For fresh fruit and vegetable marketing and distribution in Asia
Liam O’Callaghan

BY LIAM O’CALLAGHAN

Aviation shutdown hits Indian exports

With airlines reducing flights due to the coronavirus, Indian fresh produce exports are suffering

Aviation shutdown hits Indian exports

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India’s decision to ban incoming international flights combined with the decision of many airlines to reduce passenger flights has come as a blow to Indian fresh produce exporters.

Because of the coronavirus (Covid-19) outbreak, India closed its airports to any international passenger aircraft on 22 March, a closure that will remain in place until 29 March at the earliest. Meanwhile, airlines across the world are “fighting for survival”, according to the International Air Transport Association.

This has all contributed to significant disruption for Indian fresh fruit and vegetable exporters. According to a report from Business Line, shipments are down by around 25 per cent in recent months as a result.

Sources at the Ministry of Commerce and Industry told Business Line demand hasn’t decreased but exporters do not have capability to ship their produce.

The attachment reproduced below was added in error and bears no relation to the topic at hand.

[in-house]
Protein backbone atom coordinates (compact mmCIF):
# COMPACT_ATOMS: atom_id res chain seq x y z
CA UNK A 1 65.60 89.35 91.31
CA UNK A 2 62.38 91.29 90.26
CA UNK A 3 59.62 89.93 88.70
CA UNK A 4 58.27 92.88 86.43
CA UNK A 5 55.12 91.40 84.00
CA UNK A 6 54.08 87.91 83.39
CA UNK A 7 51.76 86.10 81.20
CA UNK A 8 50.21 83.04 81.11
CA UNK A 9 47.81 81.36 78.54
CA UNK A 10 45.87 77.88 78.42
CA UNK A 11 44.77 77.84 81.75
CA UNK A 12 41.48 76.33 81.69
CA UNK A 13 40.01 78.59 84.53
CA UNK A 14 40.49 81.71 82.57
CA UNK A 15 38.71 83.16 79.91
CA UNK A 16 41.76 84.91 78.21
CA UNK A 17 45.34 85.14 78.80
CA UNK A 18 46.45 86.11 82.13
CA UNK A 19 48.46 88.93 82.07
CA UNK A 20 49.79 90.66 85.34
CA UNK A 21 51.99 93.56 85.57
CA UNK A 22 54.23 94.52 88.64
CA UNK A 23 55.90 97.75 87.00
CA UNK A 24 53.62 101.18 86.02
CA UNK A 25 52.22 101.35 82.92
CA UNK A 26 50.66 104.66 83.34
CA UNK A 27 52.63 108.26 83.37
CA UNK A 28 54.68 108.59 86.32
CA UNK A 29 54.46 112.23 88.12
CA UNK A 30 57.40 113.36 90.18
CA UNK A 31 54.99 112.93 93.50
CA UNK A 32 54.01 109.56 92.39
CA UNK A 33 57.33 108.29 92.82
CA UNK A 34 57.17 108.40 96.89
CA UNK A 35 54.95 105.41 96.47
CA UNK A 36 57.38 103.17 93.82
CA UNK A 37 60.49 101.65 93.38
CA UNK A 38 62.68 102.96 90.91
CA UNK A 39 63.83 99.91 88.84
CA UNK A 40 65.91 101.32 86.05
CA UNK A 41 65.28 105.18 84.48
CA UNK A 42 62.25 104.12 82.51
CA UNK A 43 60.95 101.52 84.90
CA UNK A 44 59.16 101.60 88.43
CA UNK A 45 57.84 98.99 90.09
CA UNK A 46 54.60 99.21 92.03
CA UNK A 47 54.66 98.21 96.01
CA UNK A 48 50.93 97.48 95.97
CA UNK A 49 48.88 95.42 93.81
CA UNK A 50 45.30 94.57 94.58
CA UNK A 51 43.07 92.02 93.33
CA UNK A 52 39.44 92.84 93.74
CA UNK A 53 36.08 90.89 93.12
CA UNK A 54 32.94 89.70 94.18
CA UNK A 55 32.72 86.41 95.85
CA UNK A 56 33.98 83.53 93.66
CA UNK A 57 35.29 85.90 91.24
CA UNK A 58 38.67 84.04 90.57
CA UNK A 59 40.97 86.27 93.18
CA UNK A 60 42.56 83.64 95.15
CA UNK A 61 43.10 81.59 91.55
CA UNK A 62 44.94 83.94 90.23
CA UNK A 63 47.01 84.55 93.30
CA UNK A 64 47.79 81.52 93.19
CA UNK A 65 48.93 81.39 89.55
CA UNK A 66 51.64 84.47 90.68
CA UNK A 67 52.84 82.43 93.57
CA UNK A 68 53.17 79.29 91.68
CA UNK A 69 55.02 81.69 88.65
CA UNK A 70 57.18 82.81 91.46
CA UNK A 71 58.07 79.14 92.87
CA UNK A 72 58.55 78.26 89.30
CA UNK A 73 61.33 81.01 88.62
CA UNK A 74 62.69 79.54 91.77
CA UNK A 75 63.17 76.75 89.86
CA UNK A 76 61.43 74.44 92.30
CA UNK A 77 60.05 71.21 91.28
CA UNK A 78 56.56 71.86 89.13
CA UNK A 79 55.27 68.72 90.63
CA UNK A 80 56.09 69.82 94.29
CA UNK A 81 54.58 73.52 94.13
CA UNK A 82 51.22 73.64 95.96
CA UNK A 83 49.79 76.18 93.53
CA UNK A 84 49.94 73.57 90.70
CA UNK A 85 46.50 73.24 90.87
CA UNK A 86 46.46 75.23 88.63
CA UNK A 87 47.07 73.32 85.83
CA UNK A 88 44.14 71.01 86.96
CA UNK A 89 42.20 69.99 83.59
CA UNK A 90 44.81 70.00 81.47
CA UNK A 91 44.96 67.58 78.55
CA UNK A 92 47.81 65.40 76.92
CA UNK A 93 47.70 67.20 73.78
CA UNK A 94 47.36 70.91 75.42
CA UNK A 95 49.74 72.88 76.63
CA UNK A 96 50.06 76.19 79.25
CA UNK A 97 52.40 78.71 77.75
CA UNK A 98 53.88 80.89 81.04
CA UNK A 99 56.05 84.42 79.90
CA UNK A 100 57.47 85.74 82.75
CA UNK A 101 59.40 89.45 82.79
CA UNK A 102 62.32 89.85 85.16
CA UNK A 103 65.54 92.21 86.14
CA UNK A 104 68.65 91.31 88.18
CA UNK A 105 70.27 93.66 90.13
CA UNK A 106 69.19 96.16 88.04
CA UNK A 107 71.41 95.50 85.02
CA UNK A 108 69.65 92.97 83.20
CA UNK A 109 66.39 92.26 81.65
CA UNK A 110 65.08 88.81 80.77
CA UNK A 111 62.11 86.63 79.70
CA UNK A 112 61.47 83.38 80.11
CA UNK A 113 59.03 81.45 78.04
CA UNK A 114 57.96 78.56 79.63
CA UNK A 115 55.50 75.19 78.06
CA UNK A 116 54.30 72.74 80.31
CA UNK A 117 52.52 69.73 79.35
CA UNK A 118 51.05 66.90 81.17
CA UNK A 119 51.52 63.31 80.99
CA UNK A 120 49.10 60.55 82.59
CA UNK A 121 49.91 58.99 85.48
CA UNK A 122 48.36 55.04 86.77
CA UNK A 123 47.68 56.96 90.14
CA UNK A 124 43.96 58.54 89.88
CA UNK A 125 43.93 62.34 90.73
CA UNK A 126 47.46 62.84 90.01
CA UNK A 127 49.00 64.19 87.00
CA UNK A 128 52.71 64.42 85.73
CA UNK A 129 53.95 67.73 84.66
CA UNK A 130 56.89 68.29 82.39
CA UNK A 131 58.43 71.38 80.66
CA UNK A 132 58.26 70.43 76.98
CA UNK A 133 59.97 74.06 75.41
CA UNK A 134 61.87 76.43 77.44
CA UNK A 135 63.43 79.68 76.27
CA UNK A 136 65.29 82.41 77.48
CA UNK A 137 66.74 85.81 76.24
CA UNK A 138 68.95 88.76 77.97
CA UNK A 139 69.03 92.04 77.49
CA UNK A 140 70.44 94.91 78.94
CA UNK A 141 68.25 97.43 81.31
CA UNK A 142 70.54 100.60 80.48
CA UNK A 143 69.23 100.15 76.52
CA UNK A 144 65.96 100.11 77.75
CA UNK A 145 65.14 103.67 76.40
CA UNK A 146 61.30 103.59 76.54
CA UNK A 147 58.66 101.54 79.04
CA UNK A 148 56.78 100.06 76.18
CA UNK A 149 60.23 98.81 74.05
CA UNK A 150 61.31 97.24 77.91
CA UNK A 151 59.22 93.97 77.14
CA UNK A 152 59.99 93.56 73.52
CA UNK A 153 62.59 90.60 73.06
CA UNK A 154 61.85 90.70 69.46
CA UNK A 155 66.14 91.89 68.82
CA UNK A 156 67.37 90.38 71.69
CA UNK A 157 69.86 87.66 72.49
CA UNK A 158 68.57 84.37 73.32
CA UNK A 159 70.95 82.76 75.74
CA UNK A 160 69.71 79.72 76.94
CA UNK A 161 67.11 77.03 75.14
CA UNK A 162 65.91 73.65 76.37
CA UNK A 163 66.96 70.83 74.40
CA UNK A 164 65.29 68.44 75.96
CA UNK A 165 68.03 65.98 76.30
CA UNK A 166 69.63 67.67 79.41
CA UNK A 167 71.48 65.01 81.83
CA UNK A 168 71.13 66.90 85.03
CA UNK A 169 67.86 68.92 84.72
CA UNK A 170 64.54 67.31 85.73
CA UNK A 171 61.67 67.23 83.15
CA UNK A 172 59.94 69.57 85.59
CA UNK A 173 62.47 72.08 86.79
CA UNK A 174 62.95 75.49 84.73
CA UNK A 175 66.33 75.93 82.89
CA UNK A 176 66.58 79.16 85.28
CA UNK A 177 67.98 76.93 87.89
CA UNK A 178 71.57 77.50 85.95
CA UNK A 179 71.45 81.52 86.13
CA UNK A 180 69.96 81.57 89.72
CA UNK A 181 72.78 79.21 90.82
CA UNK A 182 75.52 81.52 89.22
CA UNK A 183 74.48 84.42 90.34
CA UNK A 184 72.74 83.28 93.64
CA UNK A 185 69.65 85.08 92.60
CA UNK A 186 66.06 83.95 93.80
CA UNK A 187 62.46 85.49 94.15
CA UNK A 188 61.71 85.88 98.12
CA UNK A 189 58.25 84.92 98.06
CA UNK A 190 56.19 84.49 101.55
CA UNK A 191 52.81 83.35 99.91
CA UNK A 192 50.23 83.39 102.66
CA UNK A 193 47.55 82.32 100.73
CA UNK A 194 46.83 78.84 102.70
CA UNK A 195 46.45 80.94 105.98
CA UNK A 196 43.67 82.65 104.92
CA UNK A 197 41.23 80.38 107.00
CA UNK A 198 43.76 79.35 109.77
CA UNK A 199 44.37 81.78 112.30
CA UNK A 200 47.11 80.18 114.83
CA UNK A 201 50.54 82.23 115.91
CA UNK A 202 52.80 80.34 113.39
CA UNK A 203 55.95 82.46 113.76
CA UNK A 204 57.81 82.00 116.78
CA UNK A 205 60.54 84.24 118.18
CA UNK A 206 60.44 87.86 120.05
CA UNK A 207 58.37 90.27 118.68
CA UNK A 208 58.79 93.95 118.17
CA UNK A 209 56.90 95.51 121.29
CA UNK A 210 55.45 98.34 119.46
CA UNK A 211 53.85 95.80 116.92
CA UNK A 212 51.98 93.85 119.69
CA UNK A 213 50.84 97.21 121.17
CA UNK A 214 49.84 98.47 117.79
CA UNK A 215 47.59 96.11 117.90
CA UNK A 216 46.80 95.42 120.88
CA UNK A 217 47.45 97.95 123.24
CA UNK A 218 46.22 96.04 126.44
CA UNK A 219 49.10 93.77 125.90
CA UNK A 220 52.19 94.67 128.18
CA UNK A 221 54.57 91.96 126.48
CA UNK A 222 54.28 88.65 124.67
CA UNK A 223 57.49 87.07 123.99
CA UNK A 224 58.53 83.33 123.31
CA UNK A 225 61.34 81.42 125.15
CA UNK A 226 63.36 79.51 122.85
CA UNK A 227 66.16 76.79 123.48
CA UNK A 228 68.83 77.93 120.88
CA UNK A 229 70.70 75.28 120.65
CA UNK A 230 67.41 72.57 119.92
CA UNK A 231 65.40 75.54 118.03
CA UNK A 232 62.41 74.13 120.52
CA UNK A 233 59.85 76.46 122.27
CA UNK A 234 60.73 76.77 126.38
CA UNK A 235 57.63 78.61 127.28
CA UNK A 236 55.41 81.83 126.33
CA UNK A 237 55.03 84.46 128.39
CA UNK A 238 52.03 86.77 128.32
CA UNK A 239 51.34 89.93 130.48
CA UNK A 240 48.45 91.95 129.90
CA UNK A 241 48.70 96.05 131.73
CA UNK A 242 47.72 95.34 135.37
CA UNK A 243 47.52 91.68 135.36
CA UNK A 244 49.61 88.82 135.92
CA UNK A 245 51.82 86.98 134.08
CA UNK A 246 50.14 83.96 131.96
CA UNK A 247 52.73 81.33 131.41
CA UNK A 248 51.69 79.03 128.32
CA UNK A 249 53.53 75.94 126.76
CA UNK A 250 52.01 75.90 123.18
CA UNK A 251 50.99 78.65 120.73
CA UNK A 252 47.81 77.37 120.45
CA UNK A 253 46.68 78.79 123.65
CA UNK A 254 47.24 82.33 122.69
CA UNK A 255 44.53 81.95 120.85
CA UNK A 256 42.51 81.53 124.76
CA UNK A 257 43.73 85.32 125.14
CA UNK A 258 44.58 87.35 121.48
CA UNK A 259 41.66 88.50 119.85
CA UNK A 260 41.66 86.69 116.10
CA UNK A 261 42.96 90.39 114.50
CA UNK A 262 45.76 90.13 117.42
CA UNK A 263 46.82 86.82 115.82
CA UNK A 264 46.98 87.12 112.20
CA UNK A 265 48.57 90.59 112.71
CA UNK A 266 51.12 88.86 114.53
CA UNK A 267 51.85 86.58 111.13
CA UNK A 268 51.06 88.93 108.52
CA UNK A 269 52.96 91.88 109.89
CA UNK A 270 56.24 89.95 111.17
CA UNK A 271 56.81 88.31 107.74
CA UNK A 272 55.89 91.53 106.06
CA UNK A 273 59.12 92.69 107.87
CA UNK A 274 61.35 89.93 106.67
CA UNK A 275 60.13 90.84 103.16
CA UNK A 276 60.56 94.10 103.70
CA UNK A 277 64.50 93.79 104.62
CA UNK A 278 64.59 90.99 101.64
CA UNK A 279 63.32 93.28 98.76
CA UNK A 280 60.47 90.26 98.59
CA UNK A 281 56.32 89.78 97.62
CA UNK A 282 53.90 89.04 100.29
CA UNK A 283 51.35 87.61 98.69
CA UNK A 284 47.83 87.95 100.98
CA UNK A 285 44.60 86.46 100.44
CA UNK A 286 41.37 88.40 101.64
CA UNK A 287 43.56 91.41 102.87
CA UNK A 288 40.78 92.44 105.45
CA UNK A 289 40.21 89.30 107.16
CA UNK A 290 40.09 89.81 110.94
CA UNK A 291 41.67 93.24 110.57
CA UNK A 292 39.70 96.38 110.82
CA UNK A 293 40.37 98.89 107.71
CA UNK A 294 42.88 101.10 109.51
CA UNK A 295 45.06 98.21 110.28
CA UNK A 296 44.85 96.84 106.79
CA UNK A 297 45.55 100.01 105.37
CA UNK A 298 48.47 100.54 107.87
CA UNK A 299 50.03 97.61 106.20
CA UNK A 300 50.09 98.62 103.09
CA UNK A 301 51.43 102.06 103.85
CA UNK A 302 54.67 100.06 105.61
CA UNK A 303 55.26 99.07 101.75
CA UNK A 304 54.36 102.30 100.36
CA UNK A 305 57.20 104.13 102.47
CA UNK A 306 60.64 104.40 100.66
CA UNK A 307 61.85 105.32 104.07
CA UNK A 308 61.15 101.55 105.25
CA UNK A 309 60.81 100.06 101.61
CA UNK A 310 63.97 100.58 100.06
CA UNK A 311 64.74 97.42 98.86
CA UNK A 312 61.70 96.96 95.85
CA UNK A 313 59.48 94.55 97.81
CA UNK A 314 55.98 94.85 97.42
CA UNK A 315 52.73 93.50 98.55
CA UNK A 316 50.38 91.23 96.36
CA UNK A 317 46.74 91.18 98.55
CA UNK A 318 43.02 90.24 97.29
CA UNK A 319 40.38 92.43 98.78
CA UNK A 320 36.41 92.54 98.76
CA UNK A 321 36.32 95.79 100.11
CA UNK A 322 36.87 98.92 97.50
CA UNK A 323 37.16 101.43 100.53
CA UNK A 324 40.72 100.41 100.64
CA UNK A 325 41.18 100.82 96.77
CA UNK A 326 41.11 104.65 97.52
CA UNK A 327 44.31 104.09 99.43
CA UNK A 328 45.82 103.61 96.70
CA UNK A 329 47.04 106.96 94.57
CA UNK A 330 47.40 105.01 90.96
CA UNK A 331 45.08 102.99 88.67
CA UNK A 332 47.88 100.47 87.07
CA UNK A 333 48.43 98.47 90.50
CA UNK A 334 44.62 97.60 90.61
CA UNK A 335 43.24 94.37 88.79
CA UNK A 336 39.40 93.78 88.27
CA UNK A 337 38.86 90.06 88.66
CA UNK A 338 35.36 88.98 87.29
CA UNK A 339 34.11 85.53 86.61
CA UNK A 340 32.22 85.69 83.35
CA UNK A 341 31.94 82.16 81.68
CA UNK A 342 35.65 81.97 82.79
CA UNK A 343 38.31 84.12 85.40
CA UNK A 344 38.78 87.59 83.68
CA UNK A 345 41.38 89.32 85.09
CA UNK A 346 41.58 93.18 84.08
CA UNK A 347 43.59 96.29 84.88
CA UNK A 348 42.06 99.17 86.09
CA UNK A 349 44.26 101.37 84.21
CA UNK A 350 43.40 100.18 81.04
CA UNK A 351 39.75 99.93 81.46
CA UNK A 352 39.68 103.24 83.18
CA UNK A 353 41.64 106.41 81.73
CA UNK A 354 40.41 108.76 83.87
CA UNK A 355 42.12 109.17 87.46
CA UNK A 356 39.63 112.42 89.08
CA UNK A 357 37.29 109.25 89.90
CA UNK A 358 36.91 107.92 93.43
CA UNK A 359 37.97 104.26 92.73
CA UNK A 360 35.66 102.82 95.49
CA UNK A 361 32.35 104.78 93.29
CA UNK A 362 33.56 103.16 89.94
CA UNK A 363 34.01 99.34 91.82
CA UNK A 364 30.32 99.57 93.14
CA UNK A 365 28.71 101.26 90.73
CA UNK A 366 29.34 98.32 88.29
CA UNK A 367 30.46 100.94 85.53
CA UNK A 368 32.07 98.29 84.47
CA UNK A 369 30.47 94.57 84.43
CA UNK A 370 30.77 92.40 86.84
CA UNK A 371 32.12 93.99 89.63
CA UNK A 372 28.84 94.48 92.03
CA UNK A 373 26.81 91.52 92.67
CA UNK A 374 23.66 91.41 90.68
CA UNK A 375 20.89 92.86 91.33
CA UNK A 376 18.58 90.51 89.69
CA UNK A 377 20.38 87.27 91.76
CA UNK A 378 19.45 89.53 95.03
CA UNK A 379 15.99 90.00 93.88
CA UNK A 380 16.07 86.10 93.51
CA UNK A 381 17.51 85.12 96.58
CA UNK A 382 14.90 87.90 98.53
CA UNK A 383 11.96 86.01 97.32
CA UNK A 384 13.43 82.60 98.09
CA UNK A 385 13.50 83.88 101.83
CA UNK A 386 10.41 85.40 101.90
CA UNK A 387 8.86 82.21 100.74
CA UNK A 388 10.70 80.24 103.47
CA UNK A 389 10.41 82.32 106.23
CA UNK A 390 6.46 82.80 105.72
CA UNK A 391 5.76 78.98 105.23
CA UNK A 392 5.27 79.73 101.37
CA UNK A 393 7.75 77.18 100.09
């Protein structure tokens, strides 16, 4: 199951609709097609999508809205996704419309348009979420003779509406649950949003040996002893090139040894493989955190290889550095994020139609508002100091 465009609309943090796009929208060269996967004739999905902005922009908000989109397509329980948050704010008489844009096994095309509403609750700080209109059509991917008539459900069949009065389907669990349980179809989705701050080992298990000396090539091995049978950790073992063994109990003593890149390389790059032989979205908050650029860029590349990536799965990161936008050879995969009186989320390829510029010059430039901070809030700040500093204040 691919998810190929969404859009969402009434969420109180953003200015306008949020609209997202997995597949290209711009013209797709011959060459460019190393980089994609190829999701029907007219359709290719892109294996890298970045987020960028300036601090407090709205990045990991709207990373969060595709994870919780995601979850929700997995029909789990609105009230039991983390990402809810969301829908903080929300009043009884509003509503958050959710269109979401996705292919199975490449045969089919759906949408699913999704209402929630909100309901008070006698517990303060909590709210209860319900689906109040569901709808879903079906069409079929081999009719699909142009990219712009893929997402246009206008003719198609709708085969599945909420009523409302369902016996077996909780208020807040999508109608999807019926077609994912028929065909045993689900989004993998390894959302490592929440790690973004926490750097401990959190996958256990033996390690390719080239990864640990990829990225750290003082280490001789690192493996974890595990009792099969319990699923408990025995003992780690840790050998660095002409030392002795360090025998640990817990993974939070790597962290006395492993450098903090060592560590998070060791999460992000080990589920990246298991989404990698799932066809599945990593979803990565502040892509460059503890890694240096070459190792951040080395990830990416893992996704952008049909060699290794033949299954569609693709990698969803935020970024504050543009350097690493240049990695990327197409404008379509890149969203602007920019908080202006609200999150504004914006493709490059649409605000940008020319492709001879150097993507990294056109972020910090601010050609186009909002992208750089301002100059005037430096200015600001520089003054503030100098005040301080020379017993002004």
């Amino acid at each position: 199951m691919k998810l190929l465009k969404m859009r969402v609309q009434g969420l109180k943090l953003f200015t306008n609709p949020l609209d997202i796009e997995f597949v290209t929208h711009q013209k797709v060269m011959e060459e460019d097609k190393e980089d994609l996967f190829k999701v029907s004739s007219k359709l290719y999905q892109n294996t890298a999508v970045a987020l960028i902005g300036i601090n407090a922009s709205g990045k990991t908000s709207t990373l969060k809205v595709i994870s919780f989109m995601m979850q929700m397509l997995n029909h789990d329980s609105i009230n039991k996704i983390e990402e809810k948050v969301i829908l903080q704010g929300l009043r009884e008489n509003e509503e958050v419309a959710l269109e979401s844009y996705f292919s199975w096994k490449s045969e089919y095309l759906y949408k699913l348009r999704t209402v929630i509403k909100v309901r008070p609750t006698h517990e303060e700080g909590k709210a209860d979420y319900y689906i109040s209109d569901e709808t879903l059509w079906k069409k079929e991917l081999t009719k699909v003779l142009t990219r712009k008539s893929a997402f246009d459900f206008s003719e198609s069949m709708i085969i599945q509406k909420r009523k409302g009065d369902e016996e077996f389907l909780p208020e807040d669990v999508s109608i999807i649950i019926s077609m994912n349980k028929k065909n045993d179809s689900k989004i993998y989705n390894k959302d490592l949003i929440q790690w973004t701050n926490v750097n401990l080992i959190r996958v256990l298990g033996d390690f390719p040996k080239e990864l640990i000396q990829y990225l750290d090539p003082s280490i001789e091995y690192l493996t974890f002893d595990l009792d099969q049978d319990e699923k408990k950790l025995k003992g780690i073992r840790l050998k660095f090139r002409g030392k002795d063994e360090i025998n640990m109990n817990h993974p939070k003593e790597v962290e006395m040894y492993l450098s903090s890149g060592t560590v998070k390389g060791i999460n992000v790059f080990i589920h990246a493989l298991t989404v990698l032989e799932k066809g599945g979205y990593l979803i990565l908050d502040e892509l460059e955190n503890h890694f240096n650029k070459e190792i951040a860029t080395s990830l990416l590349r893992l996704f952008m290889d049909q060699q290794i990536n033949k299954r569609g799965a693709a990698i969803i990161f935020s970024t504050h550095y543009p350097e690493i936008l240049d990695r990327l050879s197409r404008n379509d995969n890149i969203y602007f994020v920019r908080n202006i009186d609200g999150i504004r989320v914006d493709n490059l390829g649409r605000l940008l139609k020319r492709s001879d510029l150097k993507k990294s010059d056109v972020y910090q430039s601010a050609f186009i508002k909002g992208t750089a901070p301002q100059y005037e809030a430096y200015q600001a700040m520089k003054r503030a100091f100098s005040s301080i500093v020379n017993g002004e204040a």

“Orders are there, but the exporters are unable to ship because very few flights are operating. Also, there is no adequate cargo space available on passenger flights and wherever space is available, the charges have been hiked,” the source said.

Dil Koshy, secretary of Agricultural Products and Processed Food Exporters Association, said the Middle East was one market that had been particularly affected.

The United Arab Emirates has suspended all inbound, outbound and transit passenger flights, airline Emirates will temporary suspend most passenger flights by 25 March and the Qatar government has closed its borders for foreigners.

Koshy told Business Line the shift to smaller capacity, narrow-bodied aircraft from wide-bodied ones due to lower passenger turnouts had impacted exports.

Additionally, exporters could not resort to cargo flights or “freighters” because a lack of incoming cargo made those options economically unviable.

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